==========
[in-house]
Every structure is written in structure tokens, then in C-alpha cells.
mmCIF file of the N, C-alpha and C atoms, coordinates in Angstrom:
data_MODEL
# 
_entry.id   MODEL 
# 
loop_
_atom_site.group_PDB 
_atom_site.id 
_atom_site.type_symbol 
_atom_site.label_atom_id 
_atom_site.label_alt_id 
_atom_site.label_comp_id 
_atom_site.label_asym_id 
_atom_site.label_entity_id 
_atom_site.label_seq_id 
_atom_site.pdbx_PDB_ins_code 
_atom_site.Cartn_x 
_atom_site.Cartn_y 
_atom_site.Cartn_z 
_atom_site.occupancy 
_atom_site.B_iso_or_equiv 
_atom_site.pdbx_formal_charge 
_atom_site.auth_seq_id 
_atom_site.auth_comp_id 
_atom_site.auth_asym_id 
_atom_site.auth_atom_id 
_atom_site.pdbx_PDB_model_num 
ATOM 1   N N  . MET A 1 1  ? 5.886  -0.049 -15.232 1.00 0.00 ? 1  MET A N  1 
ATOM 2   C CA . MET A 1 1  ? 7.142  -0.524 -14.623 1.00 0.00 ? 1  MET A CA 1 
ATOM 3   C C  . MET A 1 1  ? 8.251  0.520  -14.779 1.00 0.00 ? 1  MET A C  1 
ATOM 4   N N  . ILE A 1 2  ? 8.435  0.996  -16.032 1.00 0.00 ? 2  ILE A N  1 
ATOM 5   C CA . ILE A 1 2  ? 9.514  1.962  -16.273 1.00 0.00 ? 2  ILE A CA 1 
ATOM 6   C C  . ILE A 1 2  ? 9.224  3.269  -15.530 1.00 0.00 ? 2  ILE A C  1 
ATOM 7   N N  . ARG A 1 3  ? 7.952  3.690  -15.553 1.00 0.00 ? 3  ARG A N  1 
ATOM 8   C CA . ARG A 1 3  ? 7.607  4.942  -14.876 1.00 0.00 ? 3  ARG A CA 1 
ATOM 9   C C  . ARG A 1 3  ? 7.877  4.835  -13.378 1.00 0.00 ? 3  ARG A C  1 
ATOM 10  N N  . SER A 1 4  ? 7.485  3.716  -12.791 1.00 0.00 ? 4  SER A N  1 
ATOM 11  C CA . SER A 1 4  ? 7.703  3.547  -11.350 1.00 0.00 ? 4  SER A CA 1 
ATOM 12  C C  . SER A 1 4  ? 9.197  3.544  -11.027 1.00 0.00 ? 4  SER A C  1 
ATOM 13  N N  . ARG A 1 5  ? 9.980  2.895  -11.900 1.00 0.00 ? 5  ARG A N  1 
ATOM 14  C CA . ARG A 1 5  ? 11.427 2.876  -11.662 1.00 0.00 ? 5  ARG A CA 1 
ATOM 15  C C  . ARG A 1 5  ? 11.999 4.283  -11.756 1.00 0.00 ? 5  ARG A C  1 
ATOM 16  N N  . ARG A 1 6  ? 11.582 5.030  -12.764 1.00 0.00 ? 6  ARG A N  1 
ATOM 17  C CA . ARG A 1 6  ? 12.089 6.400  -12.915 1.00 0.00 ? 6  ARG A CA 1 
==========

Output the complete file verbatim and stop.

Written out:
[in-house]
Every structure is written in structure tokens, then in C-alpha cells.
mmCIF file of the N, C-alpha and C atoms, coordinates in Angstrom:
data_MODEL
# 
_entry.id   MODEL 
# 
loop_
_atom_site.group_PDB 
_atom_site.id 
_atom_site.type_symbol 
_atom_site.label_atom_id 
_atom_site.label_alt_id 
_atom_site.label_comp_id 
_atom_site.label_asym_id 
_atom_site.label_entity_id 
_atom_site.label_seq_id 
_atom_site.pdbx_PDB_ins_code 
_atom_site.Cartn_x 
_atom_site.Cartn_y 
_atom_site.Cartn_z 
_atom_site.occupancy 
_atom_site.B_iso_or_equiv 
_atom_site.pdbx_formal_charge 
_atom_site.auth_seq_id 
_atom_site.auth_comp_id 
_atom_site.auth_asym_id 
_atom_site.auth_atom_id 
_atom_site.pdbx_PDB_model_num 
ATOM 1   N N  . MET A 1 1  ? 5.886  -0.049 -15.232 1.00 0.00 ? 1  MET A N  1 
ATOM 2   C CA . MET A 1 1  ? 7.142  -0.524 -14.623 1.00 0.00 ? 1  MET A CA 1 
ATOM 3   C C  . MET A 1 1  ? 8.251  0.520  -14.779 1.00 0.00 ? 1  MET A C  1 
ATOM 4   N N  . ILE A 1 2  ? 8.435  0.996  -16.032 1.00 0.00 ? 2  ILE A N  1 
ATOM 5   C CA . ILE A 1 2  ? 9.514  1.962  -16.273 1.00 0.00 ? 2  ILE A CA 1 
ATOM 6   C C  . ILE A 1 2  ? 9.224  3.269  -15.530 1.00 0.00 ? 2  ILE A C  1 
ATOM 7   N N  . ARG A 1 3  ? 7.952  3.690  -15.553 1.00 0.00 ? 3  ARG A N  1 
ATOM 8   C CA . ARG A 1 3  ? 7.607  4.942  -14.876 1.00 0.00 ? 3  ARG A CA 1 
ATOM 9   C C  . ARG A 1 3  ? 7.877  4.835  -13.378 1.00 0.00 ? 3  ARG A C  1 
ATOM 10  N N  . SER A 1 4  ? 7.485  3.716  -12.791 1.00 0.00 ? 4  SER A N  1 
ATOM 11  C CA . SER A 1 4  ? 7.703  3.547  -11.350 1.00 0.00 ? 4  SER A CA 1 
ATOM 12  C C  . SER A 1 4  ? 9.197  3.544  -11.027 1.00 0.00 ? 4  SER A C  1 
ATOM 13  N N  . ARG A 1 5  ? 9.980  2.895  -11.900 1.00 0.00 ? 5  ARG A N  1 
ATOM 14  C CA . ARG A 1 5  ? 11.427 2.876  -11.662 1.00 0.00 ? 5  ARG A CA 1 
ATOM 15  C C  . ARG A 1 5  ? 11.999 4.283  -11.756 1.00 0.00 ? 5  ARG A C  1 
ATOM 16  N N  . ARG A 1 6  ? 11.582 5.030  -12.764 1.00 0.00 ? 6  ARG A N  1 
ATOM 17  C CA . ARG A 1 6  ? 12.089 6.400  -12.915 1.00 0.00 ? 6  ARG A CA 1 